The Church of Saint Agnes

1680 Dixie Highway, Fort Wright, KY 41011

The Church of Saint Agnes
1680 Dixie Highway, Fort Wright, KY 41011

Saint Agnes School | Contact Us

6th Week of Easter

Fri, 05/15/2015
Rev. Msgr. Donald Enzweiler

I was visiting Judy Reinersman last night at the hospital.
At the moment she is stable but she isn’t able to communicate.
I noticed on the wall in her room one of those modern day pain scales.
In professional terms it’s known as a “universal pain assessment tool”…
a series of smiley faces that progressively indicate pain.
0 = no pain;  2 = mild pain; 4 = moderate pain (with a blue face);
6 = moderate pain (with a red face);  8 = severe pain;  10 = worst pain possible.
Officially it’s called the Wong-Baker Facial Grimace Scale.
With regards to labor pain
it is said that the human body can bear only up to 45 del units of pain.
Yet at the time of giving birth a mother feels up to 57 del units of pain.
This is similar to 20 bones getting fractured at the same time.
Jesus announces his departure.
He tells his disciples that they will experience pain after he is gone.
Severe pain.  The pain of having 20 bones broken at the same time.
But he assures them:  I will return.
And when I return your pain will be no more.
As you can imagine the disciples shift from asking
“where are you going Lord?” to “how long will you be gone?”
The real kicker in this is that while the disciples are experiencing this severe pain
the world will not be in pain.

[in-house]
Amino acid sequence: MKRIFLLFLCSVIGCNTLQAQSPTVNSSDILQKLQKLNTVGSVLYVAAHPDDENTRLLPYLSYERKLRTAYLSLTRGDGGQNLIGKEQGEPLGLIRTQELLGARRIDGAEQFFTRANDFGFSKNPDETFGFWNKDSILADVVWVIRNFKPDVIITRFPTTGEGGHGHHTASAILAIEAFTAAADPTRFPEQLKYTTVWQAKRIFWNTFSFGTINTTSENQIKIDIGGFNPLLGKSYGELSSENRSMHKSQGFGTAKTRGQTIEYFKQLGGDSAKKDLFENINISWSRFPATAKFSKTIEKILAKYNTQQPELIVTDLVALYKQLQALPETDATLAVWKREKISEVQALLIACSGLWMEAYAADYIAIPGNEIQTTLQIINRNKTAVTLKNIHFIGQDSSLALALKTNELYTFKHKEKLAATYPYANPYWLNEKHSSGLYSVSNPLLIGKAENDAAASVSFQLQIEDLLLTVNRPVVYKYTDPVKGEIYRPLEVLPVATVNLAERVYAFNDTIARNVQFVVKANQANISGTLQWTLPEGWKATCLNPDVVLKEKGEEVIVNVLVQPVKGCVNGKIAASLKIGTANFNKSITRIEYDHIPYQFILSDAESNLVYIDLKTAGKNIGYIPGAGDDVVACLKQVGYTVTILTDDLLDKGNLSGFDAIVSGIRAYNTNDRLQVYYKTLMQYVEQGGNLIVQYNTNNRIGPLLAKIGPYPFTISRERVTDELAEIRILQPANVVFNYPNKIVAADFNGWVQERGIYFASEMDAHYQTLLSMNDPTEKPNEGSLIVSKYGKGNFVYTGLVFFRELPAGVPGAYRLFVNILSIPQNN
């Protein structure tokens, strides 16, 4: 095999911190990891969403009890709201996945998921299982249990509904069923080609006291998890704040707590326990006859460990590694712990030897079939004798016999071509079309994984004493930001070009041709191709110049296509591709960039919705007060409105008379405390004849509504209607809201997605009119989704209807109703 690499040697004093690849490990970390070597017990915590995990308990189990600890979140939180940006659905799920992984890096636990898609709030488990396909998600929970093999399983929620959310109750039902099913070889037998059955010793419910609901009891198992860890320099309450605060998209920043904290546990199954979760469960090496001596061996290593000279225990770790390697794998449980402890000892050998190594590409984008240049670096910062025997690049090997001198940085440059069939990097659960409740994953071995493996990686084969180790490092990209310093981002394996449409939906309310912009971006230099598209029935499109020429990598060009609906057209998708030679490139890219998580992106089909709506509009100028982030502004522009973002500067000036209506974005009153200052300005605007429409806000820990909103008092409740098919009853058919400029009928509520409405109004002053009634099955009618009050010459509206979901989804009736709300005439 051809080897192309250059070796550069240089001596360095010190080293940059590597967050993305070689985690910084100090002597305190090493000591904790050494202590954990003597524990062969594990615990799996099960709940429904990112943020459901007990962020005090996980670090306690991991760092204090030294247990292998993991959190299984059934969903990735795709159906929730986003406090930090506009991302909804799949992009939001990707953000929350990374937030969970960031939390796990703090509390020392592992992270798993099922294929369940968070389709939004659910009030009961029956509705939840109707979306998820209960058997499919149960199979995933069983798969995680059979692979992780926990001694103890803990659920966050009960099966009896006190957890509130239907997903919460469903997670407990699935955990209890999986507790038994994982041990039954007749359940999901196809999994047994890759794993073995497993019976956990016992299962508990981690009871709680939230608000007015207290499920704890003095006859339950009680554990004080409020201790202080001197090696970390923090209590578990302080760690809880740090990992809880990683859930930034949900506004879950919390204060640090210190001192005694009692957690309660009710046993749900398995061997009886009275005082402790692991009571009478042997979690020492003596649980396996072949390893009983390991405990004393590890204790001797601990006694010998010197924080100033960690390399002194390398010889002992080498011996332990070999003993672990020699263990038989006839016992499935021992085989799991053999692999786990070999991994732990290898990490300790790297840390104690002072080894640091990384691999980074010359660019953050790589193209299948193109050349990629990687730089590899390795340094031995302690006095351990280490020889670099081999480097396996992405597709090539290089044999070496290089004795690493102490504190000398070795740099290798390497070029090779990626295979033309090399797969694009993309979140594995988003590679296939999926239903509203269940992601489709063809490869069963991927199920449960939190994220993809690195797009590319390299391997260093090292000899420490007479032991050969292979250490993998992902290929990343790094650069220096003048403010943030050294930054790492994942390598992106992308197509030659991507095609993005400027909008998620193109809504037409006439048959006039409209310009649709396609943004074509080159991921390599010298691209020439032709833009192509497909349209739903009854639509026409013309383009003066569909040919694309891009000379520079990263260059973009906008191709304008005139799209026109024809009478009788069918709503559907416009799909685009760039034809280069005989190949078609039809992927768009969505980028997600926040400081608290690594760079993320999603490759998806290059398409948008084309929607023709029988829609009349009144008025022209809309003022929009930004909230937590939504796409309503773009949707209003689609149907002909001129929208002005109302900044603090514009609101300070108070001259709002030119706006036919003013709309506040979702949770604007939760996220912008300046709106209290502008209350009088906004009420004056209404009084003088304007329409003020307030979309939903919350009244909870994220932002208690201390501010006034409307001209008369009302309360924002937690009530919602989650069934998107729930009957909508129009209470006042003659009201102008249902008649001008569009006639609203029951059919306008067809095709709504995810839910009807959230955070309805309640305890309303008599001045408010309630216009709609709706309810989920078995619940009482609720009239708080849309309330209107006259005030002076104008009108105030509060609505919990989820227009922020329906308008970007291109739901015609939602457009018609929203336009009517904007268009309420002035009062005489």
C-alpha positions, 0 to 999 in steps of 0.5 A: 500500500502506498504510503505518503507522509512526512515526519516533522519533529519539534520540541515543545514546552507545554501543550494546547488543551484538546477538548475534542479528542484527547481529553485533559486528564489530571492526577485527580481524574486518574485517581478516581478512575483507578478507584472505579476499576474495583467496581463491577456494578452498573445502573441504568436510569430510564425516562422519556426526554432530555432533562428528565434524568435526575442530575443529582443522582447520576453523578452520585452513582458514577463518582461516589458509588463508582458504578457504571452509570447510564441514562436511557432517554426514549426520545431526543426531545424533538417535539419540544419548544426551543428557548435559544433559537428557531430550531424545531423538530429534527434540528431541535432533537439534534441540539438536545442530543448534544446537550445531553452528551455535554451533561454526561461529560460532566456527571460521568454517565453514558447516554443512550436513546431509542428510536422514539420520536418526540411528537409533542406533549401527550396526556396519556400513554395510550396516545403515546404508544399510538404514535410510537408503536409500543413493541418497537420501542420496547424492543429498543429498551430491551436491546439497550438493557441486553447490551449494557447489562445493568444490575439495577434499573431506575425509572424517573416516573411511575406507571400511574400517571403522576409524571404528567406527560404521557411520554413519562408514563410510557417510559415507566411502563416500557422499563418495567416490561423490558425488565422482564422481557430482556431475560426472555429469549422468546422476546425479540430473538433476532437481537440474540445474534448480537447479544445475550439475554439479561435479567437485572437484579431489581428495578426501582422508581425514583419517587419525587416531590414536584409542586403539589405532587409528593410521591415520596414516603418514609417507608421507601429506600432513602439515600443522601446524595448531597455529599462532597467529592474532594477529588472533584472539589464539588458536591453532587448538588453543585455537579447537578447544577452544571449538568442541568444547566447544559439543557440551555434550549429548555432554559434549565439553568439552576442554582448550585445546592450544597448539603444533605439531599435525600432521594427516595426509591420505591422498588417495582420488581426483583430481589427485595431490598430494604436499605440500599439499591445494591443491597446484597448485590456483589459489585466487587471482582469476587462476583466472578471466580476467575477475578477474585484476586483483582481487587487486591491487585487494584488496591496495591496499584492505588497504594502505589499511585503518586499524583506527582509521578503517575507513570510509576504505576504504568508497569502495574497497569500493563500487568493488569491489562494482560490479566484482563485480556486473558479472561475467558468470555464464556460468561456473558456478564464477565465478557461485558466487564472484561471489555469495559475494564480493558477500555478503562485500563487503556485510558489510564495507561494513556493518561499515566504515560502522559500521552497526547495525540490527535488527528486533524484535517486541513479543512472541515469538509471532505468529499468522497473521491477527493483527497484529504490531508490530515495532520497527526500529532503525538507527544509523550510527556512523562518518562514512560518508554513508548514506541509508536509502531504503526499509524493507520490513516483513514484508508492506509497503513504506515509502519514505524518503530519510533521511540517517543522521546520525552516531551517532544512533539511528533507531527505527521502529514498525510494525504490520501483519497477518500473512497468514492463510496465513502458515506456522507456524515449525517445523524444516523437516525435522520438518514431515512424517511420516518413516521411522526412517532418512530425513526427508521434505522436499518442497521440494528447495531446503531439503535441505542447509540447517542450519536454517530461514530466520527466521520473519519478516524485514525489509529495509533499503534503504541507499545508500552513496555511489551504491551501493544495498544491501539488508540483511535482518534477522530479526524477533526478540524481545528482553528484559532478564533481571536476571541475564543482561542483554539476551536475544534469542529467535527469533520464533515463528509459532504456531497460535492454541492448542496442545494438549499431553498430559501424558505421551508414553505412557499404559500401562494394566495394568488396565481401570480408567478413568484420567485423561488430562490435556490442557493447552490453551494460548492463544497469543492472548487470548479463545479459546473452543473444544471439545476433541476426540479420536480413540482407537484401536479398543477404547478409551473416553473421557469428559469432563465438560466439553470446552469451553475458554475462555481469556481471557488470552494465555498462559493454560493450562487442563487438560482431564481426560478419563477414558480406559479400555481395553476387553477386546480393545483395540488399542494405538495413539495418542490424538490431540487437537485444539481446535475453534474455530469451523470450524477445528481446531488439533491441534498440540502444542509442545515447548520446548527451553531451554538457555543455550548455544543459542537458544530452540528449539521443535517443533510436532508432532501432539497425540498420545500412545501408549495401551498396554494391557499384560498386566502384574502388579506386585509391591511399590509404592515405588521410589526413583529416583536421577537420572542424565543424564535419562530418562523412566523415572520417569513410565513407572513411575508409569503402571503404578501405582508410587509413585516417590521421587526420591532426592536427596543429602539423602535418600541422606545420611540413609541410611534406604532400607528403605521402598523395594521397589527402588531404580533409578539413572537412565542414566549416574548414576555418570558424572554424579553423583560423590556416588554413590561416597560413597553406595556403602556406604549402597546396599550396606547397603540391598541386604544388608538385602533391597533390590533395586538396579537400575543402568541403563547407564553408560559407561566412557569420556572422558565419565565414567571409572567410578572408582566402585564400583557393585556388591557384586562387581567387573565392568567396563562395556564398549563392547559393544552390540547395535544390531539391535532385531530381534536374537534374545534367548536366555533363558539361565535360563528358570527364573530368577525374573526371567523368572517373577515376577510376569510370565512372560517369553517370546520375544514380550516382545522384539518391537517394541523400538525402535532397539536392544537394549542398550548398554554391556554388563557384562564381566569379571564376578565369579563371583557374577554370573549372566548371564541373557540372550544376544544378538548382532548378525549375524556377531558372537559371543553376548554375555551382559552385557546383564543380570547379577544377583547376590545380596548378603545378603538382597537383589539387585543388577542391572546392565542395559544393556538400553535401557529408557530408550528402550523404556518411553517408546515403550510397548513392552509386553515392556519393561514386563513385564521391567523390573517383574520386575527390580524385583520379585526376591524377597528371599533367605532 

And the only reason the disciples will be feeling this pain
is because they are doing as Jesus instructed them and commanded them.
Pain comes to us in a variety of ways: physical, mental, spiritual, relational.
The greater the pain the greater the desire for relief.
Our tolerance levels vary but eventually we can all get to a point
where we are willing to sell our very souls to be free of pain.
It is also possible to become so intolerant of any pain
that we do whatever is necessary to keep ourselves anesthetized.
As we live our Christian lives we can expect to feel pain, discomfort, uneasiness.
Tuesday evening at the men’s CRHP formation meeting
we discussed the difficulty of doing good, of doing the right thing.
Sometimes we think that doing good should be easy.
But it’s not. Sometimes it’s very painful and very complicated.
A question to ask ourselves:  do I avoid the pain of true discipleship?
Jesus’ promises relief from the pain.  It will all go away never to be known again
when he returns.  Life for the disciple will become painless in the messianic age.
“O Lord.  We await your return.  Do not delay!  Amen!”